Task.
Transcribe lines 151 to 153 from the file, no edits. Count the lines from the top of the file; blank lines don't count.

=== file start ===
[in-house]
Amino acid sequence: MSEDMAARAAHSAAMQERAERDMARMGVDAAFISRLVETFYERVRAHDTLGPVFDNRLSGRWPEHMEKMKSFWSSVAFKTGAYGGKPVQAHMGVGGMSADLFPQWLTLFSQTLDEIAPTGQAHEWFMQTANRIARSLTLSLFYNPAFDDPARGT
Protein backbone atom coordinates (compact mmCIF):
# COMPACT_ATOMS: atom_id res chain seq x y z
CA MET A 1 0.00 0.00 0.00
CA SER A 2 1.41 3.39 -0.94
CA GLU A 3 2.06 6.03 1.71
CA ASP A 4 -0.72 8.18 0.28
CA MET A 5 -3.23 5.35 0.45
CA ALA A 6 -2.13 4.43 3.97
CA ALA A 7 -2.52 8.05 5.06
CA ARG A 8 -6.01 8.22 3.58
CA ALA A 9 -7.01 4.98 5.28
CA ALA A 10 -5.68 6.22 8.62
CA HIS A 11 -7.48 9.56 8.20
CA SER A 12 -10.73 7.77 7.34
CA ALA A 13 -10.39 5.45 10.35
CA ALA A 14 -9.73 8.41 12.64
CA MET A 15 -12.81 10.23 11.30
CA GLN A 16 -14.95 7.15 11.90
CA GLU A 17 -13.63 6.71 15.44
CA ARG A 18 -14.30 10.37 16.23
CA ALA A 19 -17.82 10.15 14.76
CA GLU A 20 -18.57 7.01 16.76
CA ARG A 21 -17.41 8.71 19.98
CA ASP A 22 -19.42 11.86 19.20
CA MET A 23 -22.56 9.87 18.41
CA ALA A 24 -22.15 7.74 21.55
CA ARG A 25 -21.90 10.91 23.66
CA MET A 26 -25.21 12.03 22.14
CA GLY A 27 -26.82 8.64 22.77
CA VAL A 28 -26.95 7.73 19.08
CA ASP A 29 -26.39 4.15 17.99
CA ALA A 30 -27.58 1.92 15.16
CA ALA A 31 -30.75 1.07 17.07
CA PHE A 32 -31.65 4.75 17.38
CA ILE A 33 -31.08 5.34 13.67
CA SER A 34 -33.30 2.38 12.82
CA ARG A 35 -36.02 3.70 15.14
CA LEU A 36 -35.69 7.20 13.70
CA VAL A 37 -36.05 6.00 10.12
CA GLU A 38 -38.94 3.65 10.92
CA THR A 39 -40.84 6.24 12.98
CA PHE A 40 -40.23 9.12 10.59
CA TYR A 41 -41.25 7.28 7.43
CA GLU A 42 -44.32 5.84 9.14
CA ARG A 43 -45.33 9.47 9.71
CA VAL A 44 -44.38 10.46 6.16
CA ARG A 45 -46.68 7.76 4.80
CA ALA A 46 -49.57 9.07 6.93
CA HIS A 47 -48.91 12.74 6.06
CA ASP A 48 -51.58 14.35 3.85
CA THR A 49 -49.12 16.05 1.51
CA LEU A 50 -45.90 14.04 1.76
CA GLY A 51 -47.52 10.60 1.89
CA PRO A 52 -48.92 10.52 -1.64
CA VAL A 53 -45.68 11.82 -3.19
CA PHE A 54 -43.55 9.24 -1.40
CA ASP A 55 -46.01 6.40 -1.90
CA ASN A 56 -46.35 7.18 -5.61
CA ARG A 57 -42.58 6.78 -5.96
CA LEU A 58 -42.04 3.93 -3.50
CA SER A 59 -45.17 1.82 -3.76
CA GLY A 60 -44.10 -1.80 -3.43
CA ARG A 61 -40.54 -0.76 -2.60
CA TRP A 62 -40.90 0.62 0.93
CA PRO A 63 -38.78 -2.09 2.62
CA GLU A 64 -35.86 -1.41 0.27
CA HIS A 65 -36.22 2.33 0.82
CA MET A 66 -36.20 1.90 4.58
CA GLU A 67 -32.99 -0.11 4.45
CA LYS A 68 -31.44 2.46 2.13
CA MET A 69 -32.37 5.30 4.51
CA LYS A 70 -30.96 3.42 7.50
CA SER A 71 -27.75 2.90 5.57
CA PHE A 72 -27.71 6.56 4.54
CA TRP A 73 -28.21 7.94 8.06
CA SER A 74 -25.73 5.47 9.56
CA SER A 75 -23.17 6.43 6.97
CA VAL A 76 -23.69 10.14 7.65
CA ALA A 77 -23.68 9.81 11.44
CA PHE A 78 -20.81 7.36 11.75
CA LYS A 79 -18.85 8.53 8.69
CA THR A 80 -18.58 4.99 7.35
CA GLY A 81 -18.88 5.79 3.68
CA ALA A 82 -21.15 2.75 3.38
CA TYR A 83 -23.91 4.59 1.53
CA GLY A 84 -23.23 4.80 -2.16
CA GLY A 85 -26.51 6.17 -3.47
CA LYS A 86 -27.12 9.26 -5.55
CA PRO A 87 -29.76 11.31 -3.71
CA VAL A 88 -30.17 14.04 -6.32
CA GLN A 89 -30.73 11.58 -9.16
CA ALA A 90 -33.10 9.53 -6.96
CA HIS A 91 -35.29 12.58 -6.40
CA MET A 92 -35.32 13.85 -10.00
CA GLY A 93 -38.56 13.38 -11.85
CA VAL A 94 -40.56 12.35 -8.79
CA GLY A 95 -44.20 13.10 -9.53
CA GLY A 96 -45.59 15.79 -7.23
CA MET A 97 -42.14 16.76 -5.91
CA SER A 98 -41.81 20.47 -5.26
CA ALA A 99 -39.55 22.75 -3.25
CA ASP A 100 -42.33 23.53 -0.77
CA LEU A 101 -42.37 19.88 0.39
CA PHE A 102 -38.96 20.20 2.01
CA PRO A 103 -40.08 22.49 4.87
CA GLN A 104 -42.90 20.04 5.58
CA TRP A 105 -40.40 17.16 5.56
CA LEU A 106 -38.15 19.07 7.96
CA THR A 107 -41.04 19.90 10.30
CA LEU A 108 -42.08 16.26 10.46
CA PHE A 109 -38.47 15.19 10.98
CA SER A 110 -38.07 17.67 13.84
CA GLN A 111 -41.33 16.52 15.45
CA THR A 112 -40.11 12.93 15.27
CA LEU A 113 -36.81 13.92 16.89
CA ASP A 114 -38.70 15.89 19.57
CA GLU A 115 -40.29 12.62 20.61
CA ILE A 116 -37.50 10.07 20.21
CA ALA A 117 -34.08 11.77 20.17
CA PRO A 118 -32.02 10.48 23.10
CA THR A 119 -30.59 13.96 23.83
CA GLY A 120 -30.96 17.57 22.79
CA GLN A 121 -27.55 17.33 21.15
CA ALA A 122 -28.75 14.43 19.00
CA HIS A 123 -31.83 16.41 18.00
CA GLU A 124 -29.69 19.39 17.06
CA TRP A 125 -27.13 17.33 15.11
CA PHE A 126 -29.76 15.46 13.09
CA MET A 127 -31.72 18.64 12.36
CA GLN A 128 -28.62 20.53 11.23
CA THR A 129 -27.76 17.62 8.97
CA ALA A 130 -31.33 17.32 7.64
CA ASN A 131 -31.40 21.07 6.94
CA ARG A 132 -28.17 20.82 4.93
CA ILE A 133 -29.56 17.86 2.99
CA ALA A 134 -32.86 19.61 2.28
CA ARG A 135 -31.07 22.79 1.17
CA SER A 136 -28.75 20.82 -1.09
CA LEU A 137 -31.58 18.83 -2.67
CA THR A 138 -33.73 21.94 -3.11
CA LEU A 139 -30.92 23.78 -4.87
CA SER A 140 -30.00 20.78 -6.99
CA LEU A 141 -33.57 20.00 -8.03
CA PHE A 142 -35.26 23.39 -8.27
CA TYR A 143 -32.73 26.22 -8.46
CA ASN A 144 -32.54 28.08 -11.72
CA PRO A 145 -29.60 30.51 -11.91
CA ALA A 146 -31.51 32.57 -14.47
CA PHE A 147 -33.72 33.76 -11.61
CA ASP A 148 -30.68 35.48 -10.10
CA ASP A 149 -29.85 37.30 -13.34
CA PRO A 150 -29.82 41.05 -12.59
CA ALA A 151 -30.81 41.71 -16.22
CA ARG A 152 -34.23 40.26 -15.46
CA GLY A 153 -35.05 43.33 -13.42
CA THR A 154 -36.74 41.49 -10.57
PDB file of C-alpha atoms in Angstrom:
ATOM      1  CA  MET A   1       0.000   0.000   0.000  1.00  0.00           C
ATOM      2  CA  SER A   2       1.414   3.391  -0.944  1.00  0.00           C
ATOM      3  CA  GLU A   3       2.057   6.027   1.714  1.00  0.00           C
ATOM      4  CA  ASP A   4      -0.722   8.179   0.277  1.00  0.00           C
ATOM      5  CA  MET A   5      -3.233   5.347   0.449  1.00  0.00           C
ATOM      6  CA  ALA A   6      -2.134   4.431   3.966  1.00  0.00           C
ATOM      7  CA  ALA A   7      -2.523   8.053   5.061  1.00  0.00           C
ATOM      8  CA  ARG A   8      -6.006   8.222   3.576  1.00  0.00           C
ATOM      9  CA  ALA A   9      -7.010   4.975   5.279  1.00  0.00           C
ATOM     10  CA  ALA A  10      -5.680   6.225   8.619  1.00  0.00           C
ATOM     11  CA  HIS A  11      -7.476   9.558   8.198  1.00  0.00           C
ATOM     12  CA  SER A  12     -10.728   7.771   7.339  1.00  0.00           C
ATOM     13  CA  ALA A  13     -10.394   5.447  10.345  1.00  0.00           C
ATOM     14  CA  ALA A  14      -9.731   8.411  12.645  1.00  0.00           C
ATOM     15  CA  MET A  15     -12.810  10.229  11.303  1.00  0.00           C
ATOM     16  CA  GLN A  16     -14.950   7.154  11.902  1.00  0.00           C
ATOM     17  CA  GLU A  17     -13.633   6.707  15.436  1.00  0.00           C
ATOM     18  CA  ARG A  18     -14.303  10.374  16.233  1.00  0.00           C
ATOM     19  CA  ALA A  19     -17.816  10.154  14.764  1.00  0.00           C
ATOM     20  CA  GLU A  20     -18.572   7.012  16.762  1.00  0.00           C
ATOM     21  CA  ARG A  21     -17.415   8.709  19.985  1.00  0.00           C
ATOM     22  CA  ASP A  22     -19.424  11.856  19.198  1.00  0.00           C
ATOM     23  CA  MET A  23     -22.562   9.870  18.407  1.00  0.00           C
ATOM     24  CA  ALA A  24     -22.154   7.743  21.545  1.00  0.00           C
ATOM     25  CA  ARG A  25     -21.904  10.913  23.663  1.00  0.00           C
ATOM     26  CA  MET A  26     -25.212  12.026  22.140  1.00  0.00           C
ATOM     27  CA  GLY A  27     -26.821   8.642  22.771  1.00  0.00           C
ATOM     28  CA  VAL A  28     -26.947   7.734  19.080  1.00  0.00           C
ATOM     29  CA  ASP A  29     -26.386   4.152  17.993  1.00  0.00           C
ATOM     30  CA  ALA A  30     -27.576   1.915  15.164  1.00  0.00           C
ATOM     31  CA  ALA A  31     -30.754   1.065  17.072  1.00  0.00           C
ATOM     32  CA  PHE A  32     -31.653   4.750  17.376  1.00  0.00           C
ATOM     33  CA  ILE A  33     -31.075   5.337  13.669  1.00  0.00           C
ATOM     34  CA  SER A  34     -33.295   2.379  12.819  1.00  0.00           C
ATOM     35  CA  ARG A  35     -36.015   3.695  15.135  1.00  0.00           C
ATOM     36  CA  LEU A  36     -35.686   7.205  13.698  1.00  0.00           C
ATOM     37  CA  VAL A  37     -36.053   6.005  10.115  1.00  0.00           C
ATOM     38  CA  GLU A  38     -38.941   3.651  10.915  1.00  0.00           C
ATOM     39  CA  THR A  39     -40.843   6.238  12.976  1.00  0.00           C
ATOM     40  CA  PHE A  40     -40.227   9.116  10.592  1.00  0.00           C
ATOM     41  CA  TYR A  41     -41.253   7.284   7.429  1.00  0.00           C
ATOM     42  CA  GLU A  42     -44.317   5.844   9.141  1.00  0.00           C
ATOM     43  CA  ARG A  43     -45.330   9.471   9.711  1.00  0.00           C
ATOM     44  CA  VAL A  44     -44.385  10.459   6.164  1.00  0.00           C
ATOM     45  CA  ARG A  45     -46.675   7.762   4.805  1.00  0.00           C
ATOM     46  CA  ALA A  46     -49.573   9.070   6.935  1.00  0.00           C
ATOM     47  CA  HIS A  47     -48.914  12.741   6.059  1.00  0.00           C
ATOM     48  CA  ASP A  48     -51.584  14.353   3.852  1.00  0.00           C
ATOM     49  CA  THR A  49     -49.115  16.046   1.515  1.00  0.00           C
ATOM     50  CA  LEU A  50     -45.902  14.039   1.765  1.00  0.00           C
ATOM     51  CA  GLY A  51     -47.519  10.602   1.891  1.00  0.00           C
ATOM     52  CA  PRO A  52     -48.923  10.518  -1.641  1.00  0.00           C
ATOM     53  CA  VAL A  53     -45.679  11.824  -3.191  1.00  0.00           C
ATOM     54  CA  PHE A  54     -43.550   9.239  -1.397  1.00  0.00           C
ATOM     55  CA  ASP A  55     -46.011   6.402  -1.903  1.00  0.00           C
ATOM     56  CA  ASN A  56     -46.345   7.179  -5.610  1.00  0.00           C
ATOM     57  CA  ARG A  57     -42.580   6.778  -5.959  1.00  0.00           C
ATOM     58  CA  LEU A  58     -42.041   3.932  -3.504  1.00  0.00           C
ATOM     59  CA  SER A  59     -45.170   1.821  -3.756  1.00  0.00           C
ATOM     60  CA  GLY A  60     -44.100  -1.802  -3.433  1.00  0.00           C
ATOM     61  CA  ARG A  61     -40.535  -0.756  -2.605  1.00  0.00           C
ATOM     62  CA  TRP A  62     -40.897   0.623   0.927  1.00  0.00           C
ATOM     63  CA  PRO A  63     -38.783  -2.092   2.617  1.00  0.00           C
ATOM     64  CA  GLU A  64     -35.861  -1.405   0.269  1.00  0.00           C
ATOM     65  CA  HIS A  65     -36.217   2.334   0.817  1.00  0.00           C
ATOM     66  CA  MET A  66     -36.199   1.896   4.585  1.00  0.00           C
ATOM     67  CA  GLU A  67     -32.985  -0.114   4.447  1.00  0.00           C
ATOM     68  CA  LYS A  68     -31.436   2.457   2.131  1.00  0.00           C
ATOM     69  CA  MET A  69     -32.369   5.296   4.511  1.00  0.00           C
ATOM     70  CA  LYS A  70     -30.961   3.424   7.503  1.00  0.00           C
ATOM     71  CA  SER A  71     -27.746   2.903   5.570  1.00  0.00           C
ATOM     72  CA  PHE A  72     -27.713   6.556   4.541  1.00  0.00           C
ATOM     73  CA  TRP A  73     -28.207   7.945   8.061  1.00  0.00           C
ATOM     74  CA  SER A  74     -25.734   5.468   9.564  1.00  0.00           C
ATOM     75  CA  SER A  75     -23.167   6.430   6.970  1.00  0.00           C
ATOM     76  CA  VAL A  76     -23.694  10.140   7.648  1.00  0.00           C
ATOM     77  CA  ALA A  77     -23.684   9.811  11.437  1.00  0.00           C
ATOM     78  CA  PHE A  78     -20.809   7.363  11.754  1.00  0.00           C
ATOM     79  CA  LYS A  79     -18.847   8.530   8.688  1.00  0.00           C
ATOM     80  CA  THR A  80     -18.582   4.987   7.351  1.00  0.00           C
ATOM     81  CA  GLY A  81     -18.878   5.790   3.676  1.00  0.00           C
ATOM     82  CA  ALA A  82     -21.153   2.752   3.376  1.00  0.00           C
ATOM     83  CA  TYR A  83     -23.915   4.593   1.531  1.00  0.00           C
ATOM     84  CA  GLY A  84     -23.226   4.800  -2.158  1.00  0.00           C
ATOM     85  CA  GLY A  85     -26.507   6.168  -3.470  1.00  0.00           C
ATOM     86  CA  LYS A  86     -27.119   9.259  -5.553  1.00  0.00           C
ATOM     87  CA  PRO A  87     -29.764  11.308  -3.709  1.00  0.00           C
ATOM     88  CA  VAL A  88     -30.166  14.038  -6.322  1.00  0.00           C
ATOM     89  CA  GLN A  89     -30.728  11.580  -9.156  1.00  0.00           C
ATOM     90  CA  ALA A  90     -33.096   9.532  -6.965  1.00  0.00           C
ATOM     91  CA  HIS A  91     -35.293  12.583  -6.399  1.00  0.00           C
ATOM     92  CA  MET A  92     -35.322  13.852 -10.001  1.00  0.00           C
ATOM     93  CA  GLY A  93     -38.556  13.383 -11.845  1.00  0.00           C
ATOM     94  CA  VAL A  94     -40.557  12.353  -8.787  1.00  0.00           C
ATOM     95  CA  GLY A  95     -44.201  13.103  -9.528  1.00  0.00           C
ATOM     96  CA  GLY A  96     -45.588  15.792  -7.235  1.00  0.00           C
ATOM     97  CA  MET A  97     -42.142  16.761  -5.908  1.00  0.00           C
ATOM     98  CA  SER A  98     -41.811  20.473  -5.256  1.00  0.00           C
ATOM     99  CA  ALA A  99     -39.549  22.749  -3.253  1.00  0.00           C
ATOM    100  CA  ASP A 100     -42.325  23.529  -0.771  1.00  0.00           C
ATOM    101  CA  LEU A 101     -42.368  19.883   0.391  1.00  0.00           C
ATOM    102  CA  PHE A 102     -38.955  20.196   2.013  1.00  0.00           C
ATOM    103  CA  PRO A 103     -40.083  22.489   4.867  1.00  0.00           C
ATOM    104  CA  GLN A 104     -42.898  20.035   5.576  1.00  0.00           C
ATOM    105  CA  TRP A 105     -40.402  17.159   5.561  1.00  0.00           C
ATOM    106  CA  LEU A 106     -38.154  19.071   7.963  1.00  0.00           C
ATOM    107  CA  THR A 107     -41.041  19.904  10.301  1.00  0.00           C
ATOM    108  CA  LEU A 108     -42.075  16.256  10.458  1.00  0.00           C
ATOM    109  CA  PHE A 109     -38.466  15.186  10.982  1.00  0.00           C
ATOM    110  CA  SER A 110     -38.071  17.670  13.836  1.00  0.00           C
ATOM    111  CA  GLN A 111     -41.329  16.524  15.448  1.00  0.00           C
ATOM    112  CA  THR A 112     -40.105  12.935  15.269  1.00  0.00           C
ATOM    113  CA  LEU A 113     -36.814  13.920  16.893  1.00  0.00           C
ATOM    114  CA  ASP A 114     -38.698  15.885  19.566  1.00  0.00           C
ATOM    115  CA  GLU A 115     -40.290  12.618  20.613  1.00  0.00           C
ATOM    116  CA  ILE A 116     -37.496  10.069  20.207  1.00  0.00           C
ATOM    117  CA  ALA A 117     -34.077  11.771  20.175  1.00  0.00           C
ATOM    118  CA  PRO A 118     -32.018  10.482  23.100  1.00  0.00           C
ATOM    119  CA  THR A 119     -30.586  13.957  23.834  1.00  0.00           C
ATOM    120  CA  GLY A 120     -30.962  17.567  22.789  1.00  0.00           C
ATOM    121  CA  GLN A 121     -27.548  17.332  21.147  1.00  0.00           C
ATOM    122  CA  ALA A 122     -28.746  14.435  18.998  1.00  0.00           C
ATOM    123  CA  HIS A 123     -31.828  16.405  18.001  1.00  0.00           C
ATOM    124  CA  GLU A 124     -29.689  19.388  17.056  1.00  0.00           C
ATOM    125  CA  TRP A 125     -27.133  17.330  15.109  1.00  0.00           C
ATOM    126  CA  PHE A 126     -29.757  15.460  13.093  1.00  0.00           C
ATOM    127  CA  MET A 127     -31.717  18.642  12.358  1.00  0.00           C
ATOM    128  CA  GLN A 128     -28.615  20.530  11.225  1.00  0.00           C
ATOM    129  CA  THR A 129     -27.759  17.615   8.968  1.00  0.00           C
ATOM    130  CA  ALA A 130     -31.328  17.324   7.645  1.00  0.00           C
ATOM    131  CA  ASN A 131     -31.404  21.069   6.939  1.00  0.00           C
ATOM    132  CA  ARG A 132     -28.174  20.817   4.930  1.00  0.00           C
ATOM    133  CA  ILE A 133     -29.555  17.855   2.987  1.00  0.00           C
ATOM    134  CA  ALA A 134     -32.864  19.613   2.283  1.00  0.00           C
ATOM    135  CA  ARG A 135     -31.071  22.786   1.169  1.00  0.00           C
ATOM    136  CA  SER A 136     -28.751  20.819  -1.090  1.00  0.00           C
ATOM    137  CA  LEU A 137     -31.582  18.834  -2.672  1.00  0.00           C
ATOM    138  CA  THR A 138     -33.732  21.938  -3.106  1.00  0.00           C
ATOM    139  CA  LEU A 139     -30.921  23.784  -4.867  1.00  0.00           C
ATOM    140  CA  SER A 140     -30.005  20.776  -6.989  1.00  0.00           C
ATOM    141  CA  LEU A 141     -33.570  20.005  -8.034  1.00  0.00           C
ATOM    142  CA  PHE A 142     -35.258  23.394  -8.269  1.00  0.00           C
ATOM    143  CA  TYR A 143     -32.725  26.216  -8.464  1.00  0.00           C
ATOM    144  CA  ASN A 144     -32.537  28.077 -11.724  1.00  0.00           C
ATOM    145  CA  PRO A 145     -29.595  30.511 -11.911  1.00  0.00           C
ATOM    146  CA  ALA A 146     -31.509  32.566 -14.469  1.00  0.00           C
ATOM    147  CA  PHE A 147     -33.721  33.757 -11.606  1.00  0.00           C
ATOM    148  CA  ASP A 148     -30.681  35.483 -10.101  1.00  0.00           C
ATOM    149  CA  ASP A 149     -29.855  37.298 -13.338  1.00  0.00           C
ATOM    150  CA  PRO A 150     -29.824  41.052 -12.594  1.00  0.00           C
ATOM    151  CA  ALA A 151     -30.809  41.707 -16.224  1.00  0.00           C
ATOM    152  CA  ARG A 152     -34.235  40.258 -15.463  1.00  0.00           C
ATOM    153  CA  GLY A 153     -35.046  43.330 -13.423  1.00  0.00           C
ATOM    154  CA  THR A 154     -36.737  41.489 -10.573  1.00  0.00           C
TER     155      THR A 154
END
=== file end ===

CA PHE A 147 -33.72 33.76 -11.61
CA ASP A 148 -30.68 35.48 -10.10
CA ASP A 149 -29.85 37.30 -13.34